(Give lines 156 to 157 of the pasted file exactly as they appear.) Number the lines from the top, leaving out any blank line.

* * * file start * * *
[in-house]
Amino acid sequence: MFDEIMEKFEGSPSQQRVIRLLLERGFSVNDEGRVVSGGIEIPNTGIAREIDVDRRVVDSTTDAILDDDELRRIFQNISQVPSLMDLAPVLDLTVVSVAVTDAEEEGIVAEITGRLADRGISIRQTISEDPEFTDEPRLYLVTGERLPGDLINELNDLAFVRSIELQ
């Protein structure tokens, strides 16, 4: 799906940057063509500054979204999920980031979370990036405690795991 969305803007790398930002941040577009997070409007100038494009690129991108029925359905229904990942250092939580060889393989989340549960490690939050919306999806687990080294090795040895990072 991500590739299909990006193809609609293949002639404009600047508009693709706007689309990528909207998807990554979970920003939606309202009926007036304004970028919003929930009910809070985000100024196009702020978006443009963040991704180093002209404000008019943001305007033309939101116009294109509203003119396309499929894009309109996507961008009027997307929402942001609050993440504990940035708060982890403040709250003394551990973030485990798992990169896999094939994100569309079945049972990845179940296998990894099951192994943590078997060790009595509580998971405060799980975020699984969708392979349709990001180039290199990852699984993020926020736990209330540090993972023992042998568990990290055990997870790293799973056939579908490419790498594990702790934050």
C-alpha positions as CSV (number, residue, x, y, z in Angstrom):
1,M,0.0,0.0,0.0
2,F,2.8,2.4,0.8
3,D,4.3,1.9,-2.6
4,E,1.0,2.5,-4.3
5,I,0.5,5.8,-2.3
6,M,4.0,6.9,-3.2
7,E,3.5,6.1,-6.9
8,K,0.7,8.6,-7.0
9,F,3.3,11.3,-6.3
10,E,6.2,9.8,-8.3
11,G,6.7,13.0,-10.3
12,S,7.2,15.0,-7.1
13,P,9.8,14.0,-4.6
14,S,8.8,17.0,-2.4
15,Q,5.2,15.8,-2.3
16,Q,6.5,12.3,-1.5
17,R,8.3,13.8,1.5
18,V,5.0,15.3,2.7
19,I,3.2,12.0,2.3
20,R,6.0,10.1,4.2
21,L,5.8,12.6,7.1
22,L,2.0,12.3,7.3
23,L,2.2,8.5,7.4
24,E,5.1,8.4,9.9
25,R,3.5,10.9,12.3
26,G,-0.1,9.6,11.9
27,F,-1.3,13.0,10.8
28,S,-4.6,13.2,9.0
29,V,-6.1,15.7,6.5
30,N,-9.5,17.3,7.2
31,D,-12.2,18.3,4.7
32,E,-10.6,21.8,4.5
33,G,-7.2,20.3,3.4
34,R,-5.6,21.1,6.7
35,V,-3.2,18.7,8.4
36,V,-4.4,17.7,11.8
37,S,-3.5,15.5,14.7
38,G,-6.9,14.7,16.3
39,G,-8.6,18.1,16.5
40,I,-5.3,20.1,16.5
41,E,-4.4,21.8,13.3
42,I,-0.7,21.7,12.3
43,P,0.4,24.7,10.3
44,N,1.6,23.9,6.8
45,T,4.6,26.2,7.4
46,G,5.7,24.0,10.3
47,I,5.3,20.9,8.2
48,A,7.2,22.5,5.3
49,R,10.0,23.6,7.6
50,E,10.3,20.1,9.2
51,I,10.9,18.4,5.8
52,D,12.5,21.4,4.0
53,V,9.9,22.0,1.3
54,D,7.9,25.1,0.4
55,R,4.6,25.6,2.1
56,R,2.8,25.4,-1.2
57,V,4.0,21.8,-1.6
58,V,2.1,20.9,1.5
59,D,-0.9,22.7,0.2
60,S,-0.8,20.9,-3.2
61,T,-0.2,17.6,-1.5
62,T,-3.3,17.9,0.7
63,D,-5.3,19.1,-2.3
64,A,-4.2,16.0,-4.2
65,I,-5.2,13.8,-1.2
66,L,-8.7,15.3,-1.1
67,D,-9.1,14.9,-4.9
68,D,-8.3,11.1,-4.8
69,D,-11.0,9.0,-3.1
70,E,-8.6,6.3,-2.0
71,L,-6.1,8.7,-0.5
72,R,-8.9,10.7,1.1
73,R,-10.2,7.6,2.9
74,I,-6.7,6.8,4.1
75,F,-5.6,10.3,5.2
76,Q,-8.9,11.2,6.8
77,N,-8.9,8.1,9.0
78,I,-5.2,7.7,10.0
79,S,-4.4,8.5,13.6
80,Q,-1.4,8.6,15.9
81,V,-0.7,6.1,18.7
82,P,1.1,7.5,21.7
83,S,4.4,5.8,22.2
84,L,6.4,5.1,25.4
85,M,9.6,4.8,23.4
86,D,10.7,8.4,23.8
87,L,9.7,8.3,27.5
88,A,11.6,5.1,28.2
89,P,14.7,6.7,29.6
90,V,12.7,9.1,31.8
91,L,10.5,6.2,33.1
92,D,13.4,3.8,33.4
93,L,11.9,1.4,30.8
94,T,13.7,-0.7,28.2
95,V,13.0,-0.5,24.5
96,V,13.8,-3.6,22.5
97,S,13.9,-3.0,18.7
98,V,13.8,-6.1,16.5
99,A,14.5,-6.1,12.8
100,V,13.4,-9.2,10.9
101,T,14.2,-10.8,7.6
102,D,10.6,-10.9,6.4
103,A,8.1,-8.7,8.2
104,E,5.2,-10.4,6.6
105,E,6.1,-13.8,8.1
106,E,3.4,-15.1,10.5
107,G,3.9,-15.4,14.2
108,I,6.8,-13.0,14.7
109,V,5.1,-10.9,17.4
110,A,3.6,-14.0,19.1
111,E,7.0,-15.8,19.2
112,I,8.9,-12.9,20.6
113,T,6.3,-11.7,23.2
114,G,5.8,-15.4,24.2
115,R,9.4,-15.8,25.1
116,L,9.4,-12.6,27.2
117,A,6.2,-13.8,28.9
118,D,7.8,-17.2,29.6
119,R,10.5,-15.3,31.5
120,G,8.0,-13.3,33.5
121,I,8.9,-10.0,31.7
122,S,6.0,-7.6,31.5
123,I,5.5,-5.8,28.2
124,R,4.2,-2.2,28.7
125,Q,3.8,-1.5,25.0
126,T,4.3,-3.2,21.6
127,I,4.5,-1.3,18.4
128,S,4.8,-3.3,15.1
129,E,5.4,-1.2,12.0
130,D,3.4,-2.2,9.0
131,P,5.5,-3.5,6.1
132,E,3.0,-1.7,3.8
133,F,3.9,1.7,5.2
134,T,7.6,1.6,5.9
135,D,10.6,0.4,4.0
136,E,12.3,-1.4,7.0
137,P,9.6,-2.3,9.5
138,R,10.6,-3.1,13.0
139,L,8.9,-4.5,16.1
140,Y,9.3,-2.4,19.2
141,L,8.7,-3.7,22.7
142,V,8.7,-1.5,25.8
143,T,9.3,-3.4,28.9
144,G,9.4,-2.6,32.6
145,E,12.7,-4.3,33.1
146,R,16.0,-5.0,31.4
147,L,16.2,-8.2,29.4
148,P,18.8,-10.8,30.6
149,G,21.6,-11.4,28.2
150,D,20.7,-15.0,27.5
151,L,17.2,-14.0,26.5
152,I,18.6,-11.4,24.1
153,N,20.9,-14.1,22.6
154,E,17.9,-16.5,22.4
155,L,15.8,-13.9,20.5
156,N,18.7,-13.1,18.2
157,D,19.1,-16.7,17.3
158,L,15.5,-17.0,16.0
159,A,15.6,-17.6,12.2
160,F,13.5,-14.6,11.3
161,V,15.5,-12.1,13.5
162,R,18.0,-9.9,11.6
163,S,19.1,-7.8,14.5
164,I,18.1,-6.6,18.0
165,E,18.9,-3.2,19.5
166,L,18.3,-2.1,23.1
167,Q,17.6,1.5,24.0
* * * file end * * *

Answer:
152,I,18.6,-11.4,24.1
153,N,20.9,-14.1,22.6